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If you are following the lessons in http://www.omnisecu.com in order, now you are in a stage where you can find out the network address and directed broadcast address of an unsubnetted IPv4 address.

Refer below examples:

The network address of IPv4 address 192.168.10.117 with the default Class C subnet mask 255.255.255.0 is, 192.168.10.0.

The network address of IPv4 address 172.22.18.201 with the default Class B subnet mask 255.255.0.0 is, 172.22.0.0

The network address of IPv4 address 10.2.122.17 with the default Class A subnet mask 255.0.0.0 is, 10.0.0.0

What is the network address of 172.25.191.182 with a subnet mask of 255.255.224.0 ? Now it is started getting difficult.

As a beginner in networking and network security, take some time to learn the below facts.

• If all the bits in the host part are "0", that represents the network address.

• If all the bits in the host part are "0" except the last bit, it is the first usable IPv4 address.

• If all the bits in the host part are "1" except the last bit, it is the last usable IPv4 address.

• If all the bits in the host part are "1", that represents the directed broadcast address.

Answer: The subnet mask mentioned in above question (255.255.224.0) is not the default Class B subnet mask. The subnet mask 255.255.224.0 can also be represented in CIDR format "/19" ( 8+8+3 binary bits in network part). Means that, first 19 bits of the IPv4 address belongs to the Network part and remaining 13 bits belongs to the host part.

 IPv4 Address (in decimals) 172 25 171 182 IPv4 Address (in binaries) 10101100 00011001 10101011 10110110 Subnet Mask (in decimals) 255 255 224 0 Subnet Mask (in binaries) 11111111 11111111 11100000 00000000 Network Address (in binaries) (all bits in host part are "0") 10101100 00011001 10100000 00000000 Network Address (in decimals) 172 25 160 0 Directed Broadcast Address (in binaries)(all bits in host part are "1") 10101100 00011001 10111111 11111111 Directed Broadcast Address (in decimals) 172 25 191 255

As you can see from the above table, first 19 bits in the Subnet Mask are "1", and the corresponding bits in the IPv4 Address belongs to network part. Last 13 bits of the subnet mask are "0", and the corresponding bits in the IPv4 Address belongs to host part.

Now we can identify that the last 13 bits of the subnetted IPv4 address belongs to the host part. If we keep all the last 13 bits as "0", we will get the network address of the subnetted IPv4 Address. If we keep all the last 13 bits "1", we will get the directed broadcast address of the subnetted IPv4 Address.

Network Address in binaries - 10101100.00011001.10100000.00000000 (equal to 172.25.160.0 in decimals)

Answer: The subnet mask mentioned in above question (255.128.0.0) is not the default Class A subnet mask. The subnet mask 255.128.0.0 can also be represented in CIDR format "/9" ( 8+1 binary bits in network part). Means that, first 9 bits of the IPv4 address belongs to the Network part and remaining 23 bits belongs to the host part.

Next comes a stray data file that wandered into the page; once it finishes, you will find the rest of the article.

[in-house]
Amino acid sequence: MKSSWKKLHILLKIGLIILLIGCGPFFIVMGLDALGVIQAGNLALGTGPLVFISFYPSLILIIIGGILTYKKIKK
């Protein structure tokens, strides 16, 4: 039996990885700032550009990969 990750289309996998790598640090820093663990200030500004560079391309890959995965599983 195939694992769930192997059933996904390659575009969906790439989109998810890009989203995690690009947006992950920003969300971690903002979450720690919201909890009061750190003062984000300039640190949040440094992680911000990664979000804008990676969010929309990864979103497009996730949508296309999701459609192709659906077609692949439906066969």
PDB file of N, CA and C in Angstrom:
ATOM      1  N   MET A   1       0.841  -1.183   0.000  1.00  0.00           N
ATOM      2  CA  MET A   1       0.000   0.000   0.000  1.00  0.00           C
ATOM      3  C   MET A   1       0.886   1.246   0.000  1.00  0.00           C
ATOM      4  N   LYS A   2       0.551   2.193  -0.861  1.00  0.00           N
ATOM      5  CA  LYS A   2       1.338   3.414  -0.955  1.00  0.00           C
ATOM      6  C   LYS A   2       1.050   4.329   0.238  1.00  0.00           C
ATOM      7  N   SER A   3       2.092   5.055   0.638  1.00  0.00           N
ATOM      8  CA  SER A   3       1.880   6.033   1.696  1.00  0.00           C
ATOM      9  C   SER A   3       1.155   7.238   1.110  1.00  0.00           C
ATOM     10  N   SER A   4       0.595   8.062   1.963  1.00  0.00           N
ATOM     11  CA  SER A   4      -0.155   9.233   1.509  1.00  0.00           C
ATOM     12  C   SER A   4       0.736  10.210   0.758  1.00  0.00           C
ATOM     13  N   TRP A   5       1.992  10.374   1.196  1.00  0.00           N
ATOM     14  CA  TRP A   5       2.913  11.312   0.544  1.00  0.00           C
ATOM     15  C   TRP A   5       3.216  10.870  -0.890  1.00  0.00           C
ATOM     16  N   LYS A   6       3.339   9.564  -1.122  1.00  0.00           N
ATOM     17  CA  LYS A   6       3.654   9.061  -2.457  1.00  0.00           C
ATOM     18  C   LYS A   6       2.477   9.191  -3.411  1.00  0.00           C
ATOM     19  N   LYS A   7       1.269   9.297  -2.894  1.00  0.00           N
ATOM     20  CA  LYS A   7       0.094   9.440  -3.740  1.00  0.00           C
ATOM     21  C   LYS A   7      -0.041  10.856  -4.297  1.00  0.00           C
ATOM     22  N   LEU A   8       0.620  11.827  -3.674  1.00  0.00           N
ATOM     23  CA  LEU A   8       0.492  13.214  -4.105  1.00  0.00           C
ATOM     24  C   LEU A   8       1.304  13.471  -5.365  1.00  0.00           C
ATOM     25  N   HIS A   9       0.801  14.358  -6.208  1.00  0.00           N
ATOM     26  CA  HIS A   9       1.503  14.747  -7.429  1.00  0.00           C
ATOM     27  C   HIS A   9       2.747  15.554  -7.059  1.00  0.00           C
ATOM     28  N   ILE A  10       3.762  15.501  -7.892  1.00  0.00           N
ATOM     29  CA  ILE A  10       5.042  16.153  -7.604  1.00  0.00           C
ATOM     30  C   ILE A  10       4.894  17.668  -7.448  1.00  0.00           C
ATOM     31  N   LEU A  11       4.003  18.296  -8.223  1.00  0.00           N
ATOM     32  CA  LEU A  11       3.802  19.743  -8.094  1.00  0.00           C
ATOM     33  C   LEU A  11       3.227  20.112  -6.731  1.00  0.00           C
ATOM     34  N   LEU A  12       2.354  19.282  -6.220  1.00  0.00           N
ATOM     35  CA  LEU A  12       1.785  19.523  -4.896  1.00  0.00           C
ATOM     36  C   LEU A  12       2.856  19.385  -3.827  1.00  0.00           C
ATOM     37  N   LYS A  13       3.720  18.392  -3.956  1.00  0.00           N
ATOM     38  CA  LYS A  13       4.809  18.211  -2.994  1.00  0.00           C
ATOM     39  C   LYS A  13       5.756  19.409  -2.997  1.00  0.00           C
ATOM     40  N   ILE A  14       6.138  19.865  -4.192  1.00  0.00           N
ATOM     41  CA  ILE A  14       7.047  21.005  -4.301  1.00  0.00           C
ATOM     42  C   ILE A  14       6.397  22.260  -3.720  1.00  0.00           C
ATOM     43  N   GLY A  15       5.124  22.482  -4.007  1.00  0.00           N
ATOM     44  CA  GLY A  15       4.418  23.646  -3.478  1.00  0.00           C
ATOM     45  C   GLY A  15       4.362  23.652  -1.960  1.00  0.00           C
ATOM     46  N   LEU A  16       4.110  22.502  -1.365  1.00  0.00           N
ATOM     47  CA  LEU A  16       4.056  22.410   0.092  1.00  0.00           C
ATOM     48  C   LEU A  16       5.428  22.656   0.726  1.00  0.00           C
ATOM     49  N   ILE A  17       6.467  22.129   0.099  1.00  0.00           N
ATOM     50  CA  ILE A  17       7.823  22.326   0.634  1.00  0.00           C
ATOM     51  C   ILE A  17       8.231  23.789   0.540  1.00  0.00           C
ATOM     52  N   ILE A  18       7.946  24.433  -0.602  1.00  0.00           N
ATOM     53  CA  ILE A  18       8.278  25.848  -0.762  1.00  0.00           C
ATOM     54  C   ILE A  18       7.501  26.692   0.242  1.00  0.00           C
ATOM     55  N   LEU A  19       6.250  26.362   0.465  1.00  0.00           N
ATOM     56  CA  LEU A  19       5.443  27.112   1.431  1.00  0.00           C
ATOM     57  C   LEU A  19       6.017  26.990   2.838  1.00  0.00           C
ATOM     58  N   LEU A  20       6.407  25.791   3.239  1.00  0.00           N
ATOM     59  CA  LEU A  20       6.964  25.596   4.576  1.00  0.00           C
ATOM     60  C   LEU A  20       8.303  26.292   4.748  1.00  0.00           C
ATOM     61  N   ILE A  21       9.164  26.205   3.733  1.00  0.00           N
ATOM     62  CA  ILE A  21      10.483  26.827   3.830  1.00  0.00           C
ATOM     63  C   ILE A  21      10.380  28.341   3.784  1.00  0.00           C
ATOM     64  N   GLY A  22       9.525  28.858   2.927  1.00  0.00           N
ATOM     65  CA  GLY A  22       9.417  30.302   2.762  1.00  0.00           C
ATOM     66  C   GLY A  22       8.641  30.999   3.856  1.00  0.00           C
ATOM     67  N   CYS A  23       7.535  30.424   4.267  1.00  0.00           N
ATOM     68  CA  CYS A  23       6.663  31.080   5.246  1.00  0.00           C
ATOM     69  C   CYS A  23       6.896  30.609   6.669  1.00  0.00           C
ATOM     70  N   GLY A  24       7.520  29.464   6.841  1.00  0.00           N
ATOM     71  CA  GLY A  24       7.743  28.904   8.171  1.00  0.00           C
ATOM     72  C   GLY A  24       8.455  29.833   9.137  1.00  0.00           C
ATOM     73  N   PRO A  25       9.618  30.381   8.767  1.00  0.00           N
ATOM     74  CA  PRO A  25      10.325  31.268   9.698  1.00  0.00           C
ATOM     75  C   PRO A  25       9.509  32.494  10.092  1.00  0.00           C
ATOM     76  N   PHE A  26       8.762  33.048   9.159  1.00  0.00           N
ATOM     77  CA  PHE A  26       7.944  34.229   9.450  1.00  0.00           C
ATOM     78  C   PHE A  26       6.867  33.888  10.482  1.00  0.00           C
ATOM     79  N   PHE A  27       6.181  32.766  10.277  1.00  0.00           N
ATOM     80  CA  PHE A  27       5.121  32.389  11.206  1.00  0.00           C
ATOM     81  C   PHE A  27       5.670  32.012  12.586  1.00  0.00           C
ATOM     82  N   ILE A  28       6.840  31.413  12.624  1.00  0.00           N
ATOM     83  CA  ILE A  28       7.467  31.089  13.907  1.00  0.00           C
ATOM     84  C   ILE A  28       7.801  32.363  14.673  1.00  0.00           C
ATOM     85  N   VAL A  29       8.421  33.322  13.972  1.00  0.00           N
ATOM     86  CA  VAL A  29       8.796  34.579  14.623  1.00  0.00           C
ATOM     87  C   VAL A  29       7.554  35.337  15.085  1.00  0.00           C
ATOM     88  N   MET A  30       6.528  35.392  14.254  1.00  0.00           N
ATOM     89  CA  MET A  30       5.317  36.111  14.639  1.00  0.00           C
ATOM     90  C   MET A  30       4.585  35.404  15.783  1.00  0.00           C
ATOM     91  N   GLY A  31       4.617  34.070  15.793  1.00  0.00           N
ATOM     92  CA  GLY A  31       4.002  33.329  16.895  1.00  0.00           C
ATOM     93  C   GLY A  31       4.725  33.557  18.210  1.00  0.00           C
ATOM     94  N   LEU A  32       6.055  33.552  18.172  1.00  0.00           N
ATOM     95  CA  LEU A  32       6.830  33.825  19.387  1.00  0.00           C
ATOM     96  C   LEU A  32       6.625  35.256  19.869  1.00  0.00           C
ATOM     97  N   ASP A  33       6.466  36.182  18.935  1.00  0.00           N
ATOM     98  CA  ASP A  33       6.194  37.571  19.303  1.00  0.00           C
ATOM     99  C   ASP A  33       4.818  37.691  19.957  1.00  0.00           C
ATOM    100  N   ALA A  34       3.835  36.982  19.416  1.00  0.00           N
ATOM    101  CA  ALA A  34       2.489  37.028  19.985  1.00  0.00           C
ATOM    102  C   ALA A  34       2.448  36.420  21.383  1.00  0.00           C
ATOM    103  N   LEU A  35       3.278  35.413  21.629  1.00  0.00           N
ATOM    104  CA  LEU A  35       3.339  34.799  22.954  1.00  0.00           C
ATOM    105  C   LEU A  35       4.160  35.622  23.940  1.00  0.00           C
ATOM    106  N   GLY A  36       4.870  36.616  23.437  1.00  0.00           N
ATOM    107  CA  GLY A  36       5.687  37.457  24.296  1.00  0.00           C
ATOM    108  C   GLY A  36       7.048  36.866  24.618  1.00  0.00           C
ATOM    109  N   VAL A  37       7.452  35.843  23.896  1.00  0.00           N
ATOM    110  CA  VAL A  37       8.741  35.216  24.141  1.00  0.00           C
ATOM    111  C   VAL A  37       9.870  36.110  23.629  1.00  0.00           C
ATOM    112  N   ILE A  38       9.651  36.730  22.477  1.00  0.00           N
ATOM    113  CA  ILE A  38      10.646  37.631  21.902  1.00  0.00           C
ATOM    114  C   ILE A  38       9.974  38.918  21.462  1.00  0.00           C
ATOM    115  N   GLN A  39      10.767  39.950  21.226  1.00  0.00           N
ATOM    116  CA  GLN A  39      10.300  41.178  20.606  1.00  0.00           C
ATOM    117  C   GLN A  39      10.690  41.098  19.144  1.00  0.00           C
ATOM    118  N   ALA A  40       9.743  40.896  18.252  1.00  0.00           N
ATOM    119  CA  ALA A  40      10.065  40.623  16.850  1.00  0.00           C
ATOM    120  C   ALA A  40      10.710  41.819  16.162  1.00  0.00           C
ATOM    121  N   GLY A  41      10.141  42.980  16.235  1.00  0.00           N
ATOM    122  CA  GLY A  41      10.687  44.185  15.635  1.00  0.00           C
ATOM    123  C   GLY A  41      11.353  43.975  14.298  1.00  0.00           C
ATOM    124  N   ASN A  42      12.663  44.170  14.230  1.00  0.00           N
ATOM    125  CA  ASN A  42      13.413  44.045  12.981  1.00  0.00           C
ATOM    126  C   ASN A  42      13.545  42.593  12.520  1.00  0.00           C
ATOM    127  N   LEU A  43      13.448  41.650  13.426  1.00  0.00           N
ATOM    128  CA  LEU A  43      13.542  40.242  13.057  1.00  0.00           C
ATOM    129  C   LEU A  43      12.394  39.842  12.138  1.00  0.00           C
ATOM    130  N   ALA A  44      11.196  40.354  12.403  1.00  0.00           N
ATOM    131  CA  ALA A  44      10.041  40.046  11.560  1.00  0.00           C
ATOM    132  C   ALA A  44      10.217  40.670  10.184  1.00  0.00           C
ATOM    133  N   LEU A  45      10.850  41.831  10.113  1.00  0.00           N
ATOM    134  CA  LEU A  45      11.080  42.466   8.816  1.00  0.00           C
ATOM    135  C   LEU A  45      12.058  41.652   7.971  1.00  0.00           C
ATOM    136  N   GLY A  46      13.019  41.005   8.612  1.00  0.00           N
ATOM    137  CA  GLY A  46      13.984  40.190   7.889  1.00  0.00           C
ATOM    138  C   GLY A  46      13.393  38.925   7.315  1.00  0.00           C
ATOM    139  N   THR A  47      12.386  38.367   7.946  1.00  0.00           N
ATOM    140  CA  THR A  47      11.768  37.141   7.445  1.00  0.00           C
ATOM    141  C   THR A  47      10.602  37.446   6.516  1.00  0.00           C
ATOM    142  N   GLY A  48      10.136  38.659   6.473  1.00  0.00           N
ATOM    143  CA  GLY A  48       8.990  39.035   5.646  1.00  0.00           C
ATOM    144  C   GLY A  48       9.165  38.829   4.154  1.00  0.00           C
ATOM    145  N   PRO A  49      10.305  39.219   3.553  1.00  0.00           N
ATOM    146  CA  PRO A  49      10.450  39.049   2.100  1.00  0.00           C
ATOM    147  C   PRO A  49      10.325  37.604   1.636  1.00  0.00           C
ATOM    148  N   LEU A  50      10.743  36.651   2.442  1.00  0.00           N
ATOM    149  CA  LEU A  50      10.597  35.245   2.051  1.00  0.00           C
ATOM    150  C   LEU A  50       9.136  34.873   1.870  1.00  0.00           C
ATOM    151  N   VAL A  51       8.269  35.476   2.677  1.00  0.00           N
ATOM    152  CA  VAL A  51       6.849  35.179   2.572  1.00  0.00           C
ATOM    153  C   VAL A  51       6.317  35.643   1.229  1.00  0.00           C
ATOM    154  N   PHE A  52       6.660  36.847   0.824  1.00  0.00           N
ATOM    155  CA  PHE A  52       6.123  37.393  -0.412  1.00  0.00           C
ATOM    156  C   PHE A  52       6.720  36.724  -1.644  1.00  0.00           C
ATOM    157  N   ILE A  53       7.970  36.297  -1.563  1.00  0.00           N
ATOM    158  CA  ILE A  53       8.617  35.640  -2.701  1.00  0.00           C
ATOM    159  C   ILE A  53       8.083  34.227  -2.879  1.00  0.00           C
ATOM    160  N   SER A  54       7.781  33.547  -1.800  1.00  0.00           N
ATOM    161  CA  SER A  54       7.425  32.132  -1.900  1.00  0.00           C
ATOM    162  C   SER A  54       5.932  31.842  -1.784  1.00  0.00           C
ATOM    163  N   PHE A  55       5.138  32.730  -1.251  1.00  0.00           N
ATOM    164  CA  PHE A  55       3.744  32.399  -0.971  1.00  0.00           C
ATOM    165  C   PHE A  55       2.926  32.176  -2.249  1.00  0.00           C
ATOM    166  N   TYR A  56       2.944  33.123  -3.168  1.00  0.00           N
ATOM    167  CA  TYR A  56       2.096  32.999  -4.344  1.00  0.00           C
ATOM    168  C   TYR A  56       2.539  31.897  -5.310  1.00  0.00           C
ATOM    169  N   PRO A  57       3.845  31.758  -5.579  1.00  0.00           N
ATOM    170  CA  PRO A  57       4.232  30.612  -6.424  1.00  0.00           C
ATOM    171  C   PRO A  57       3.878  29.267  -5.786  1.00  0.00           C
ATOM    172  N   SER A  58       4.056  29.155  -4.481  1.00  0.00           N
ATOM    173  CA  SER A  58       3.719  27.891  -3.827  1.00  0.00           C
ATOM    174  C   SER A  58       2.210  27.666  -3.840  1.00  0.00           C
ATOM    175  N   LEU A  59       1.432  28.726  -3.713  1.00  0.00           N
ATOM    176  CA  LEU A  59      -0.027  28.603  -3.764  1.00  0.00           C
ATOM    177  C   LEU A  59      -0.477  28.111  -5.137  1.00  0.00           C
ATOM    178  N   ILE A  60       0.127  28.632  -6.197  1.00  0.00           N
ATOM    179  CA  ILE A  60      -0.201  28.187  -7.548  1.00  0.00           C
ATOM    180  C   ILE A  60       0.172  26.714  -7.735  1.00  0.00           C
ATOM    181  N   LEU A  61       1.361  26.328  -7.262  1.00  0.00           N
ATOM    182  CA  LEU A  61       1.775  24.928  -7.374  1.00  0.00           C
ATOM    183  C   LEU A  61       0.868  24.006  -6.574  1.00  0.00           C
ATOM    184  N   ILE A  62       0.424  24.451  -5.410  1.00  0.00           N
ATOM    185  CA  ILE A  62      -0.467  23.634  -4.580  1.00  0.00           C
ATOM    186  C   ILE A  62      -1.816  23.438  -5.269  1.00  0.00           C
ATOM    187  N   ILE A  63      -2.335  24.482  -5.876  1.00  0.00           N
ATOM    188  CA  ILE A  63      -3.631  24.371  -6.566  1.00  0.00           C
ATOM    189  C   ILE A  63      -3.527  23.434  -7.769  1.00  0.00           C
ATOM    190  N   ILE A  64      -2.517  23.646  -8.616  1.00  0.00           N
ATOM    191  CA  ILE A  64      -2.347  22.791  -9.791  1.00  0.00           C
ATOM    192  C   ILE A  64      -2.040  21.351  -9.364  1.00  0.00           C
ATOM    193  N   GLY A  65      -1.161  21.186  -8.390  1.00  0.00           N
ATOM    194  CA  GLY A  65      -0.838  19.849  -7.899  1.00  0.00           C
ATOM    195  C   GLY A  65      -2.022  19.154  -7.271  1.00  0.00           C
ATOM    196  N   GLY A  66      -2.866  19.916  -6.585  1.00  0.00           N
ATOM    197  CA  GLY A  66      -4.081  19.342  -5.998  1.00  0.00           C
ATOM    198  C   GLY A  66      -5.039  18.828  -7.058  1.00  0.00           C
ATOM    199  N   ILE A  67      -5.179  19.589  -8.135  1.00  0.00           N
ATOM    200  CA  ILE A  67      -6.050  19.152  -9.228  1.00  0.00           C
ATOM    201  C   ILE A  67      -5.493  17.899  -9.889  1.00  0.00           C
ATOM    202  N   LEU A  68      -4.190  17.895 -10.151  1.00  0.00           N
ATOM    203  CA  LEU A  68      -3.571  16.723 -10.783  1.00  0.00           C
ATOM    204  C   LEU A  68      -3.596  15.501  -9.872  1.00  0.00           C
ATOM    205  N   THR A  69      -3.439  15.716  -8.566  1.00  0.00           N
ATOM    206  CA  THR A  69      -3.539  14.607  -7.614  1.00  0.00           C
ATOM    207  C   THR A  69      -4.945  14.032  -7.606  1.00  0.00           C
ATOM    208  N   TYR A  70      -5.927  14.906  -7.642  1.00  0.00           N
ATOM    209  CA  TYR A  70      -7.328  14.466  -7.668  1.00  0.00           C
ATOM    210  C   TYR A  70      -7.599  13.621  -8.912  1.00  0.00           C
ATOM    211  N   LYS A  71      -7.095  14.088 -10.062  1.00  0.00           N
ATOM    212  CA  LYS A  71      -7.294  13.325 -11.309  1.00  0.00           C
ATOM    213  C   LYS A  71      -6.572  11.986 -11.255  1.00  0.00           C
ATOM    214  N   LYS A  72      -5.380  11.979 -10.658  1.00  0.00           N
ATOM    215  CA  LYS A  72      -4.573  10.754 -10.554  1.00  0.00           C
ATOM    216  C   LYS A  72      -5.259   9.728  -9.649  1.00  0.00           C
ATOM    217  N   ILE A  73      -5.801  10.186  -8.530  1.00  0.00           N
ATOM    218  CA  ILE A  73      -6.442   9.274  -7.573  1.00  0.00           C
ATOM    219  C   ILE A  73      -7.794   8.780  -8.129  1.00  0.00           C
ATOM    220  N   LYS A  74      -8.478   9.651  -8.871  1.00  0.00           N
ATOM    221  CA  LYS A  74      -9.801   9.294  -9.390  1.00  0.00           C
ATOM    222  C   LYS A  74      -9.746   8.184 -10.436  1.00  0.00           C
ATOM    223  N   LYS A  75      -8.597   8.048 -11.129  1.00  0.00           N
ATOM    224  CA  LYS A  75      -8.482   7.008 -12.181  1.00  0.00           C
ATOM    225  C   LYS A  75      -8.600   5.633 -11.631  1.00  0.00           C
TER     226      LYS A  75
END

IPv4 Address (in decimals) 10 220 122 80 IPv4 Address (in binaries) 00001010 11011100 01111010 01010000 Subnet Mask (in decimals) 255 128 0 0 Subnet Mask (in binaries) 11111111 10000000 00000000 00000000 Network Address (in binaries) (all bits in host part are "0") 00001010 10000000 00000000 00000000 Network Address (in decimals) 10 128 0 0 Directed Broadcast Address (in binaries)(all bits in host part are "1") 00001010 11111111 11111111 11111111 Directed Broadcast Address (in decimals) 10 255 255 255

As you can see from the above table, first 9 bits in the Subnet Mask are "1", and the corresponding bits in the IPv4 Address belongs to network part. Last 23 bits of the subnet mask are "0", and the corresponding bits in the IPv4 Address belongs to host part.

Now we can identify that the last 23 bits of the subnetted IPv4 address belongs to the host part. If we keep all the last 23 bits as "0", we will get the network address of the subnetted IPv4 Address. If we keep all the last 23 bits "1", we will get the directed broadcast address of the subnetted IPv4 Address.

Network Address in binaries - 00001010.10000000.00000000.00000000 (equal to 10.128.0.0 in decimals)

Answer: The subnet mask mentioned in above question (255.255.255.240) is not the default Class C subnet mask. The subnet mask 255.255.255.240 can also be represented in CIDR format "/28" ( 8+8+8+4 binary bits in network part). Means that, first 28 bits of the IPv4 address belongs to the Network part and remaining 4 bits belongs to the host part.

 IPv4 Address (in decimals) 192 168 10 41 IPv4 Address (in binaries) 11000000 10101000 00001010 00101001 Subnet Mask (in decimals) 255 255 255 240 Subnet Mask (in binaries) 11111111 11111111 11111111 11110000 Network Address (in binaries) (all bits in host part are "0") 11000000 10101000 00001010 00100000 Network Address (in decimals) 192 168 10 32 Directed Broadcast Address (in binaries)(all bits in host part are "1") 11000000 10101000 00001010 00101111 Directed Broadcast Address (in decimals) 192 168 10 47

As you can see from the above table, first 28 bits in the Subnet Mask are "1", and the corresponding bits in the IPv4 Address belongs to network part. Last 4 bits of the subnet mask are "0", and the corresponding bits in the IPv4 Address belongs to host part.

Now we can identify that the last 4 bits of the subnetted IPv4 address belongs to the host part. If we keep all the last 4 bits as "0", we will get the network address of the subnetted IPv4 Address. If we keep all the last 4 bits "1", we will get the directed broadcast address of the subnetted IPv4 Address.

Network Address in binaries - 11000000.10101000.00001010.00100000 (equal to 192.168.10.32 in decimals)